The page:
The coronavirus is destroying many industries, and one of the biggest hits is travel and tourism, where millions of jobs are lost and billions of pounds are lost.
However, the damage to some tourism sectors was even greater than others, as charities and other experiences that were dependent on public funds lost much, if not all, of their income.
One company that needs to find new and alternative ways to increase its revenue is South African Elephant Adventure.
Managed by 37-year-old Sean Hensman and his wife Jenna from Kent, the couple offers visitors the opportunity to get up close and personal with the seven elephants on their farm.
The operation began when the Sean family received their first two elephants in a massacre in Zimbabwe.
The two orphans wanted him to play on his farm before they realized they were too young – so they took on a full-time elephant.
After learning more about him, the family agreed to accept more orphans and “problem” elephants before being forced to do so by Robert Mugabe.
The elephant adventure founded in the Limpopo region began in 2010 and has welcomed 15,000 guests every year since last year.
Activities include bathing the elephants, swimming with them, or walking through the bush with them.
They also organize weddings and other events where visitors can interact with wildlife.
In the photo, Sean must find new ways to keep doing business during the +5 pandemic
The Sean pictured must find new ways to keep business going during the pandemic
Mr Hensman said: “Without a doubt, our herd of elephants is the largest in Africa and the world. We learn everything about them.
However, all of this must stop when the pandemic erupts, which means entire operations are closed for months due to the blockade.
“We are really struggling. There is no tourism and no international guests, which is an absolute disaster.
“We have no income, so this park is struggling.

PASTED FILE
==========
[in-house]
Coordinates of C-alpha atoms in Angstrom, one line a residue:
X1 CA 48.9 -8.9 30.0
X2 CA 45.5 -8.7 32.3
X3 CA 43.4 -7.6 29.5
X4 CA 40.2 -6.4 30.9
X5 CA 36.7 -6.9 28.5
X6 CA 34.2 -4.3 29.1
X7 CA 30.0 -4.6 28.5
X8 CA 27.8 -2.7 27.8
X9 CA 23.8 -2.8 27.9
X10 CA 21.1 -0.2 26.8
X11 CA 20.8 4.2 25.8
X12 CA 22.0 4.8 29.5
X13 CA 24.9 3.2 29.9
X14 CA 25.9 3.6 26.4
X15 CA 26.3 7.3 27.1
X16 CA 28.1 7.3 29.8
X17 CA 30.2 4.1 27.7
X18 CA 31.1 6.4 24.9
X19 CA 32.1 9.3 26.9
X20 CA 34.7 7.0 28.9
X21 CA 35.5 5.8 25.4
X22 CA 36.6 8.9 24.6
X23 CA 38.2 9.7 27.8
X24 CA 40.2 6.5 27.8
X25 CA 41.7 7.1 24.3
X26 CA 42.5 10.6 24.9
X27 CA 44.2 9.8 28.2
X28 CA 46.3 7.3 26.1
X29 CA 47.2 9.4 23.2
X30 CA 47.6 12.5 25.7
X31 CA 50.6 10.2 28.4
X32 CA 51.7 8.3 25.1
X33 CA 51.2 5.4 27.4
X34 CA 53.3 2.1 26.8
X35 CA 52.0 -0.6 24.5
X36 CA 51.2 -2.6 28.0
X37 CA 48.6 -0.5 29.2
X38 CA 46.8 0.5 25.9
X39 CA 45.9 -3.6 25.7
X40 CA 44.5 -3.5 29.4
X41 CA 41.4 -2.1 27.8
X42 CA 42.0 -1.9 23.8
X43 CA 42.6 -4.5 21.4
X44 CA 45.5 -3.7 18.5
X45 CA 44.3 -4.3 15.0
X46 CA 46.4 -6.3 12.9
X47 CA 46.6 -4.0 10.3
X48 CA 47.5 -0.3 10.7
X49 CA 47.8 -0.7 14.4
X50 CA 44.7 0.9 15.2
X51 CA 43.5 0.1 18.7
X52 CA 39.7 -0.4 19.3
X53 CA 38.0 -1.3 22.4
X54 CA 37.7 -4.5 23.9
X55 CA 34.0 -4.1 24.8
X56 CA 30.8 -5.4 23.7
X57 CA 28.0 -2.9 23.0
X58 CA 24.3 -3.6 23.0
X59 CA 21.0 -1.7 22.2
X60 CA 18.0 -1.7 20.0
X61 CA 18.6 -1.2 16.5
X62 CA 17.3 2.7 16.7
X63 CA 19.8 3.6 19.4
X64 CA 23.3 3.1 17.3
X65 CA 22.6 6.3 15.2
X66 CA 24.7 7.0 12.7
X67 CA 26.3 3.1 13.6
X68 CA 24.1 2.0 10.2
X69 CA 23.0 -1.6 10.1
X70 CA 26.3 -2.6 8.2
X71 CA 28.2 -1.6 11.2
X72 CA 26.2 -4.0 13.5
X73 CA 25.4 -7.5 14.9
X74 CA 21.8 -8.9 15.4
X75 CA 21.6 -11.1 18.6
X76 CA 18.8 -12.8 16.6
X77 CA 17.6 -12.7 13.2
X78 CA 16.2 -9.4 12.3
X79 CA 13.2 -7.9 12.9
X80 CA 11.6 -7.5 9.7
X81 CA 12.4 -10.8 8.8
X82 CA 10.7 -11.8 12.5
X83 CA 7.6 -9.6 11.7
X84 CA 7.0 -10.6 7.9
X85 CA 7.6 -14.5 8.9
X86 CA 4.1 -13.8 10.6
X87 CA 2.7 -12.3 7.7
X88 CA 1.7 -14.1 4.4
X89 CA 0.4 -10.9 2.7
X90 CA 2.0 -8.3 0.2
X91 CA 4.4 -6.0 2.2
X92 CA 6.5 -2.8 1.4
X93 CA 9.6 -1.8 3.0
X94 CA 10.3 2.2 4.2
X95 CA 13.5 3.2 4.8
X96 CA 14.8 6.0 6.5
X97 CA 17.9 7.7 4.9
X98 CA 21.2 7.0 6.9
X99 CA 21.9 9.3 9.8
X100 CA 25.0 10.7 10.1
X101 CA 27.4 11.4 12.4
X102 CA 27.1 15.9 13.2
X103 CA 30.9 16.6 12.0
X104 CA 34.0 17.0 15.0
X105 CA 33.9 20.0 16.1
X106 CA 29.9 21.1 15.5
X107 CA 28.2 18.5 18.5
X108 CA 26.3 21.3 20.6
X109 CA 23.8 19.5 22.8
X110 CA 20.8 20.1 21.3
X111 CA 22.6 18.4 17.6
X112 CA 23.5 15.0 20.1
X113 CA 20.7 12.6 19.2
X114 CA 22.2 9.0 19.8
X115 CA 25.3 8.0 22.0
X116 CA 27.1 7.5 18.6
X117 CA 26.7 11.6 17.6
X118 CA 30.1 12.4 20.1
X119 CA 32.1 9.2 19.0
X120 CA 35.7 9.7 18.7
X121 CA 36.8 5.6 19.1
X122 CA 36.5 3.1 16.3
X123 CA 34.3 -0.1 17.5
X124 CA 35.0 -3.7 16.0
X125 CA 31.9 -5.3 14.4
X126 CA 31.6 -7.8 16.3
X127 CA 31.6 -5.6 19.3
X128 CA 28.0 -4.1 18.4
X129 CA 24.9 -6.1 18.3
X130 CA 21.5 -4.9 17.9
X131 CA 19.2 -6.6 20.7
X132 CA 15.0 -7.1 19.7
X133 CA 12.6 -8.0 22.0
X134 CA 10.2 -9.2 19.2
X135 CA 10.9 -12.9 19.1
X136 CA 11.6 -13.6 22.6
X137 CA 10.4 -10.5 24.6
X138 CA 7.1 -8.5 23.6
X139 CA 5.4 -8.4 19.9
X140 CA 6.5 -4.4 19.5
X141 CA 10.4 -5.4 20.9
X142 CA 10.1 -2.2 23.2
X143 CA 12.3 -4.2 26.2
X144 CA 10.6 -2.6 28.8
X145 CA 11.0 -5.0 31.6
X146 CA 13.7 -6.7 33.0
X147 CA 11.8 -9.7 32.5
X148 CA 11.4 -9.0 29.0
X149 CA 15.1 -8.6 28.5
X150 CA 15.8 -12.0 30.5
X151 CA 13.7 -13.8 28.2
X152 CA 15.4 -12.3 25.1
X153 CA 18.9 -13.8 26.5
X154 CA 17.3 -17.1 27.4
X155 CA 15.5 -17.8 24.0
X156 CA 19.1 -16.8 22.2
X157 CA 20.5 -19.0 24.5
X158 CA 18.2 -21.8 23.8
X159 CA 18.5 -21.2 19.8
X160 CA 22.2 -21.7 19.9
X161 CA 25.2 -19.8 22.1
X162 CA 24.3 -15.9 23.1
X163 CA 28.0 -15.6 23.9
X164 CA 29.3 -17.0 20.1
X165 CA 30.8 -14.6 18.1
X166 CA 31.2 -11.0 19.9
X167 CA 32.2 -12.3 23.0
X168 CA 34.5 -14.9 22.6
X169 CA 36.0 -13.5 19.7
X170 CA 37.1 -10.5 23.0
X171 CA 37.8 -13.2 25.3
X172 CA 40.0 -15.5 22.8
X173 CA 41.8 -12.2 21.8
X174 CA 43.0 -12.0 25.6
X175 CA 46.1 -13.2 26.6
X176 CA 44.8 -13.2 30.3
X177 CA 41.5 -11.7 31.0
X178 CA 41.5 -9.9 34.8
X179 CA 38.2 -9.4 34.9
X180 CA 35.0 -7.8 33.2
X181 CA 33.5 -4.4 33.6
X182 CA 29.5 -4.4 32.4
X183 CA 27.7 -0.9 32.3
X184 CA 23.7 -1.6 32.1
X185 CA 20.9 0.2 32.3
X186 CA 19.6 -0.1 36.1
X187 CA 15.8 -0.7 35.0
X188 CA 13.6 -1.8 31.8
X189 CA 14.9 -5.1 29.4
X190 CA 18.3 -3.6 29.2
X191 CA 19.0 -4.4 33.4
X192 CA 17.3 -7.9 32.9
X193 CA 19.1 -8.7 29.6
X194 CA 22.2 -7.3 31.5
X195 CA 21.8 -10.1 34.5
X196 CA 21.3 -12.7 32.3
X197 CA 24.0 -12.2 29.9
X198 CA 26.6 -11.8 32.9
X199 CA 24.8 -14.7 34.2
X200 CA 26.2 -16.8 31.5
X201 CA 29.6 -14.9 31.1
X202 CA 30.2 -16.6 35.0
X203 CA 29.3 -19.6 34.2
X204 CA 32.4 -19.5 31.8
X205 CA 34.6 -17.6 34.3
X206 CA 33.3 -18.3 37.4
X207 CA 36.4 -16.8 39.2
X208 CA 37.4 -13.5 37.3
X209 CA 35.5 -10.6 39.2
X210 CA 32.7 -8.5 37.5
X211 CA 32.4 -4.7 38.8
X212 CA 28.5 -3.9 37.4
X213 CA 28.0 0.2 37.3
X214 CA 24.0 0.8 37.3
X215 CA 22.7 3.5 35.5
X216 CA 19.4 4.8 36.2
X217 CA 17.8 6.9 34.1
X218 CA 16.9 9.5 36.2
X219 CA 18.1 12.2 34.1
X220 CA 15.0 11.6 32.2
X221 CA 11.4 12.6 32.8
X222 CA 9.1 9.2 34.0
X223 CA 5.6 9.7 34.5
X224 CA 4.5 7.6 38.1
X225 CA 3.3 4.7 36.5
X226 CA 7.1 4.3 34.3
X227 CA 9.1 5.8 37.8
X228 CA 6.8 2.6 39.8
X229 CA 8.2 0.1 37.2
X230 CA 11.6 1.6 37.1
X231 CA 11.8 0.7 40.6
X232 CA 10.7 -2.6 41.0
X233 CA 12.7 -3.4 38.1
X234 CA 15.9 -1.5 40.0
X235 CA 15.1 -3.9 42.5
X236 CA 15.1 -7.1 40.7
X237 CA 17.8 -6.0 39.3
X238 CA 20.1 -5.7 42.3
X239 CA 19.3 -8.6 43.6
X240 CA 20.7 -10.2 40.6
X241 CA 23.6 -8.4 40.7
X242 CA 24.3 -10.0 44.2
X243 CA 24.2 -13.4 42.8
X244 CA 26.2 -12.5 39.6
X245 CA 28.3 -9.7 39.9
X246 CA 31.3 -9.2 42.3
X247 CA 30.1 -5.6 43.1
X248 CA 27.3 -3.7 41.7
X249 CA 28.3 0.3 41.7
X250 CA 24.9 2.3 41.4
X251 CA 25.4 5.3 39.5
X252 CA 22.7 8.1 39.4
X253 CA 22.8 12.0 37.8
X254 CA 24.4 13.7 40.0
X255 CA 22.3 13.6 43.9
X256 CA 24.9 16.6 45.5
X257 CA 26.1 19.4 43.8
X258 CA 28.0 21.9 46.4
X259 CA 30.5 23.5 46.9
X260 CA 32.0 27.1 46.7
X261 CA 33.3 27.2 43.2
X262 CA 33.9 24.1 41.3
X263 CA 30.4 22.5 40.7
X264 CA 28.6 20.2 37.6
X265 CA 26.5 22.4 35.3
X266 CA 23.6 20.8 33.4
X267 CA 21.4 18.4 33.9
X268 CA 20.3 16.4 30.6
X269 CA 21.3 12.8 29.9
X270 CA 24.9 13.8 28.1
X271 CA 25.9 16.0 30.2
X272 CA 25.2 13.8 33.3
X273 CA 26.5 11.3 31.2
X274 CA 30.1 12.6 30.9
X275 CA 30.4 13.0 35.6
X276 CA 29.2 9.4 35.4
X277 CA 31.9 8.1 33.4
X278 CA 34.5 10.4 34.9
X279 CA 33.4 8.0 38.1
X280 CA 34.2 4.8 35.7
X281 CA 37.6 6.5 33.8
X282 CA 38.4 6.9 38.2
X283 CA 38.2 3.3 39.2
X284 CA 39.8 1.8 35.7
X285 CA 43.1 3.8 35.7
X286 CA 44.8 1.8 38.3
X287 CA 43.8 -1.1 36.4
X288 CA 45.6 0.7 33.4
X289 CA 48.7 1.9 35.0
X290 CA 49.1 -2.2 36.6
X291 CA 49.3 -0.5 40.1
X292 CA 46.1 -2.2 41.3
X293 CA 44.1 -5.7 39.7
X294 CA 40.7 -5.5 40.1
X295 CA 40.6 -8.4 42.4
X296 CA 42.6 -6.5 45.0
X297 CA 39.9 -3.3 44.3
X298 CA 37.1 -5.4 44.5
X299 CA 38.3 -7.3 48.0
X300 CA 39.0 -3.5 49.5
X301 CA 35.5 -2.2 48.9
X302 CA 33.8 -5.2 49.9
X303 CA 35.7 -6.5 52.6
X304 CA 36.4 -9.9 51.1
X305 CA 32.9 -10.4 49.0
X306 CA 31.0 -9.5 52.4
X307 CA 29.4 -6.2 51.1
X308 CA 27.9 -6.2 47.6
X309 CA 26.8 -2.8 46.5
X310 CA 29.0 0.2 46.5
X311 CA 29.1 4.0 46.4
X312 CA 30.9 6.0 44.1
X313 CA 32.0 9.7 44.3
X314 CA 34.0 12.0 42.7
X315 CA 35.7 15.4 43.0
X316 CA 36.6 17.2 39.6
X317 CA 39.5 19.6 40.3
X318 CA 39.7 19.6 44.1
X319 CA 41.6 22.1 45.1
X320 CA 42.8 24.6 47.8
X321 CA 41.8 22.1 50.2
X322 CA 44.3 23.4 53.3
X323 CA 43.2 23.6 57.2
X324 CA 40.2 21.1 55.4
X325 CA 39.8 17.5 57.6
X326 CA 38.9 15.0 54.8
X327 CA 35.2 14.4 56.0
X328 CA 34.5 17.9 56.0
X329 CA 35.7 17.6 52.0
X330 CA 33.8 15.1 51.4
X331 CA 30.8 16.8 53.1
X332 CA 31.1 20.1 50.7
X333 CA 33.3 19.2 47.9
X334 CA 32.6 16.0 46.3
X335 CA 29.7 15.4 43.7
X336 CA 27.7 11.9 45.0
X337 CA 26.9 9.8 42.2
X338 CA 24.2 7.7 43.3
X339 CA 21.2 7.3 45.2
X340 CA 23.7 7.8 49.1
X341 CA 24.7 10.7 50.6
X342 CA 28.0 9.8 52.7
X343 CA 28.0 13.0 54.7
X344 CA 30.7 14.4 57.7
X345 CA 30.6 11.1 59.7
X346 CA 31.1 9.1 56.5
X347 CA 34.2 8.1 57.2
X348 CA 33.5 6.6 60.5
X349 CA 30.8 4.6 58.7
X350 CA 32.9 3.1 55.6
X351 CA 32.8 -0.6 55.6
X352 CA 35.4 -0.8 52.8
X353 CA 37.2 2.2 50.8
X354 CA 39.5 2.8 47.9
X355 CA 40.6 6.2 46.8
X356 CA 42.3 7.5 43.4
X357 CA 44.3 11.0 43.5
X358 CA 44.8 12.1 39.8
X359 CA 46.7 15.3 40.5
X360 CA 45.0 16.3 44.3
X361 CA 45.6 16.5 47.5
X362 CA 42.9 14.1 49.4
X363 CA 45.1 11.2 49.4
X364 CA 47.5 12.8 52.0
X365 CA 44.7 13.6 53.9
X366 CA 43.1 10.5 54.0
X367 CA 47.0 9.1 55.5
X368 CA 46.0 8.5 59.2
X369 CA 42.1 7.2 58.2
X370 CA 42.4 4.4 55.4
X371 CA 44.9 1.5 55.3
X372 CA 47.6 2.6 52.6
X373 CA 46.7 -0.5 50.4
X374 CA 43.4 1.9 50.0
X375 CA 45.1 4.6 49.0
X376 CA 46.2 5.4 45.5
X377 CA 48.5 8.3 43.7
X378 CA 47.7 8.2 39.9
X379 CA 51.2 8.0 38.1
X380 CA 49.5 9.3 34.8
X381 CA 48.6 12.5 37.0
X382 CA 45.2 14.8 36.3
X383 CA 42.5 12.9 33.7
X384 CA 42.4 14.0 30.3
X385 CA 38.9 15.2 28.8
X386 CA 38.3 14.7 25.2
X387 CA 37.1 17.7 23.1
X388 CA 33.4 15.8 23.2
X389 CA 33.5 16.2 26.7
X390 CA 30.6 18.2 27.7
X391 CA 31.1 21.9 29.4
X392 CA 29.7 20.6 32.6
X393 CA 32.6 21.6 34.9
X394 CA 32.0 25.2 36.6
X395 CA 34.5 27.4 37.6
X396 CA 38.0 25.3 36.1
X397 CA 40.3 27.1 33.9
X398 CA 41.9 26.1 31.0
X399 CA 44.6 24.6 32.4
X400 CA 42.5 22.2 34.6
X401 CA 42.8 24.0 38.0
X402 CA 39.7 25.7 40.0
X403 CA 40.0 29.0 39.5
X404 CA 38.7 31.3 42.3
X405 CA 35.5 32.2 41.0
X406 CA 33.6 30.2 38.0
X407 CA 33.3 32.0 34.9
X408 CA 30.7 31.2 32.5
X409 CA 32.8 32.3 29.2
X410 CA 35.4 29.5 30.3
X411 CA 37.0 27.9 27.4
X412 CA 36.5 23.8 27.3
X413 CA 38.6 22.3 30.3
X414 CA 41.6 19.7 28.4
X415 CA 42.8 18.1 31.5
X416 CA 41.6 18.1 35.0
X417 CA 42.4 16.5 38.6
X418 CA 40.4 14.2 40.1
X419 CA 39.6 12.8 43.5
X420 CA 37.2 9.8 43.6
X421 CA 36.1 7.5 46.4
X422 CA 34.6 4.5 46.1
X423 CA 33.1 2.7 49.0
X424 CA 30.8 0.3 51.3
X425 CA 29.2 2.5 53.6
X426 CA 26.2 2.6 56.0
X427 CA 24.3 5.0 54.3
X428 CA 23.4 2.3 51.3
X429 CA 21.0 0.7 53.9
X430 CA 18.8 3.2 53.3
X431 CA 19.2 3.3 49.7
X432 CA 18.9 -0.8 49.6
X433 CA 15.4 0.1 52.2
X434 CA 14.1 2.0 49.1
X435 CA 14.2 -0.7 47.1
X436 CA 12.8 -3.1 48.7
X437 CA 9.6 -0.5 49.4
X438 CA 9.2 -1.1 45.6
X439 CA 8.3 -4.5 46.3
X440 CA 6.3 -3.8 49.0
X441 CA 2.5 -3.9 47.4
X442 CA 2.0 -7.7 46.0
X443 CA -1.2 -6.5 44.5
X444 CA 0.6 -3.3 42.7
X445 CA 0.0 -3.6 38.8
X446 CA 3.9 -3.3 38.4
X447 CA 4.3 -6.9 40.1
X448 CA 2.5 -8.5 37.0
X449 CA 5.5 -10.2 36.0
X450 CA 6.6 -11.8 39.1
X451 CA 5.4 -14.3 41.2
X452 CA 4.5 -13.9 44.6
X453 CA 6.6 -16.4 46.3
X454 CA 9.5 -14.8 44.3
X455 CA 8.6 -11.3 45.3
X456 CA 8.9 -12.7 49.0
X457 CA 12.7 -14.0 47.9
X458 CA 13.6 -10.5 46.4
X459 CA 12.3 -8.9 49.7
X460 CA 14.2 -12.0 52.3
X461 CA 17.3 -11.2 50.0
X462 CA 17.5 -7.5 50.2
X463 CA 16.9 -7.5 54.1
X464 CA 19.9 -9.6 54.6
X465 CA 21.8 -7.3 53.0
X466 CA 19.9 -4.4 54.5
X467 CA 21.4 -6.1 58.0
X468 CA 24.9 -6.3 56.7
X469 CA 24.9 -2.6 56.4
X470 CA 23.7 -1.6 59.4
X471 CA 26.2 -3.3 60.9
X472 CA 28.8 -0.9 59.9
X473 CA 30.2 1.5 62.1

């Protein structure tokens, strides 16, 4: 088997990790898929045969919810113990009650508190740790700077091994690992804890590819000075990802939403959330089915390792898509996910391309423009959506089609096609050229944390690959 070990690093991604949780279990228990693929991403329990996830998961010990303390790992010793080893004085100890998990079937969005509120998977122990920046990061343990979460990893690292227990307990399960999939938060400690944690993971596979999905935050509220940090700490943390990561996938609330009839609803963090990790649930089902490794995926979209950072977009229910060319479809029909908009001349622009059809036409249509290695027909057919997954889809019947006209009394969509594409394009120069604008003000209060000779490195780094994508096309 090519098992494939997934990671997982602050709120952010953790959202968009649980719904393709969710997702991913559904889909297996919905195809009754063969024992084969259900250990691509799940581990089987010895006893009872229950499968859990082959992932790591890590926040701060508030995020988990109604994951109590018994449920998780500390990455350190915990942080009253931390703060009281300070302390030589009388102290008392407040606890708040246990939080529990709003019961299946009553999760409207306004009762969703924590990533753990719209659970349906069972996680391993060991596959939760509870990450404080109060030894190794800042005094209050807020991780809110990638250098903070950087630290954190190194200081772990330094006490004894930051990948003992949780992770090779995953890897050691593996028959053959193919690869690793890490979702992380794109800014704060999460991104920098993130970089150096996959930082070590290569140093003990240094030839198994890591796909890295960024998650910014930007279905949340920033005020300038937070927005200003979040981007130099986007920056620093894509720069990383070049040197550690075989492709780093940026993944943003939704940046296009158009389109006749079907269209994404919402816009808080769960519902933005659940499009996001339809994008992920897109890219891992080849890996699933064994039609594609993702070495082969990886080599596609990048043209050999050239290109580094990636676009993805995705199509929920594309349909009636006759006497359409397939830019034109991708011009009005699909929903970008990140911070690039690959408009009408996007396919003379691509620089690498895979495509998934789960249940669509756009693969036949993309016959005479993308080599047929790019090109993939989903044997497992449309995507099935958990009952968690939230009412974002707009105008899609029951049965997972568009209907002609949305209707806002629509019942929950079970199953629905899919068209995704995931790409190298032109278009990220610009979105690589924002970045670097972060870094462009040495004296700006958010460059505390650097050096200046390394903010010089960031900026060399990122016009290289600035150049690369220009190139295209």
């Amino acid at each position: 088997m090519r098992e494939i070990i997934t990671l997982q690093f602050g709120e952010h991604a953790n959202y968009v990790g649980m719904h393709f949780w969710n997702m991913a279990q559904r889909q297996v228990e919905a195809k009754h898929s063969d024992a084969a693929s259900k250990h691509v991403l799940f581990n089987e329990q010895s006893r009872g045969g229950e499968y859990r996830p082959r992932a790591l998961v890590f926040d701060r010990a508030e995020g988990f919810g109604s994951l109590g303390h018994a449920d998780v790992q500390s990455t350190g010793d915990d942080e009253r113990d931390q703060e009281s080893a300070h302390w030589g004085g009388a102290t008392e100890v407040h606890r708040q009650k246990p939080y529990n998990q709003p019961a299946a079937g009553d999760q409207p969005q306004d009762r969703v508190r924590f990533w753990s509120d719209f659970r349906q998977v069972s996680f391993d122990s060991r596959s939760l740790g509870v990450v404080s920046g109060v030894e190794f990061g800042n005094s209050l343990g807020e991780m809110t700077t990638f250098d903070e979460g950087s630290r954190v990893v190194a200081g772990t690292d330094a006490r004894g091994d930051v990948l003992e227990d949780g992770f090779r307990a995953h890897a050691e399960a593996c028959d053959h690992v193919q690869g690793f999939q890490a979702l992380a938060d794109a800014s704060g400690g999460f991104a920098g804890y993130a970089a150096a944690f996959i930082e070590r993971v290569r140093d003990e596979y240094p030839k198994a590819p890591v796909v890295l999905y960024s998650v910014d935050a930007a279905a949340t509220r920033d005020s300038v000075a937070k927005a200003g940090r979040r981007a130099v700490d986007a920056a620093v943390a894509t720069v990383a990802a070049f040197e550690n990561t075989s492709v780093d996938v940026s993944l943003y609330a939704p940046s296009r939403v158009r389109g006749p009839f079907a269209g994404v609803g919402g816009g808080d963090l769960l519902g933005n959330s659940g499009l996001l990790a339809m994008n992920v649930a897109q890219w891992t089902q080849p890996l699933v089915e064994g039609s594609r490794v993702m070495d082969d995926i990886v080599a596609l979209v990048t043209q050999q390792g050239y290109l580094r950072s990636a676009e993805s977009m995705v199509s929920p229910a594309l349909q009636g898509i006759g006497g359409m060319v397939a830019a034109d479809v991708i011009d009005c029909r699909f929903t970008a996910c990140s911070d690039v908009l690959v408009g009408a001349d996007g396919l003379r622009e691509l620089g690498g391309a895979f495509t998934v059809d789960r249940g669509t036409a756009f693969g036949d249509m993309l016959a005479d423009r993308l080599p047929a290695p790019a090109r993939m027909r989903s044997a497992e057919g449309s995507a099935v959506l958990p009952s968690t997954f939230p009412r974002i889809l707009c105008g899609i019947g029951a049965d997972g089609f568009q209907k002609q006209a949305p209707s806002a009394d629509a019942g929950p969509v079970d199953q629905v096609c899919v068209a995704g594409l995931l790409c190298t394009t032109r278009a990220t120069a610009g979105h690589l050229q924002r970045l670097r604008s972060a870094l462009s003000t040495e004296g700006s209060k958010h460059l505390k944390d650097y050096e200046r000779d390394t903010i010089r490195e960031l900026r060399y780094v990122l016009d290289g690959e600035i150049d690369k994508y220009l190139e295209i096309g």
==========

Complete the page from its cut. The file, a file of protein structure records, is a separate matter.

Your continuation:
“Even though we have some emergency funds, it is expensive to care for the seven elephants and related care.”
While African elephants must consume five percent of their body weight per day, adult bulls eat about 200 kg of food every 24 hours.
Elephant Adventure uses visitor fees to cover this huge expense, as Sean’s herd of two bulls, three cows and two calves requires nearly a ton of feed per day.
In the absence of any incoming money, the garden must think and diversify its functions.
This has been a problem zoos also face – today’s costs are high and no income is a difficult scenario.
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The adventures of elephants include adapting to the power of technology.
She holds private birthday meetings and lessons from Zoom for schools in the UK and around the world to interact practically and learn about elephants.
Up to 250 people can be contacted in a session to give children an idea of how elephants behave – and to offer new ways to make money from elephant adventures.
With schools in the UK gradually retreating, this is undoubtedly a good learning experience for them after months of uncertainty.
Nowadays, families can go on independent tours of farms in South Africa to watch elephants migrate instead of having to be taken out by Sean’s team.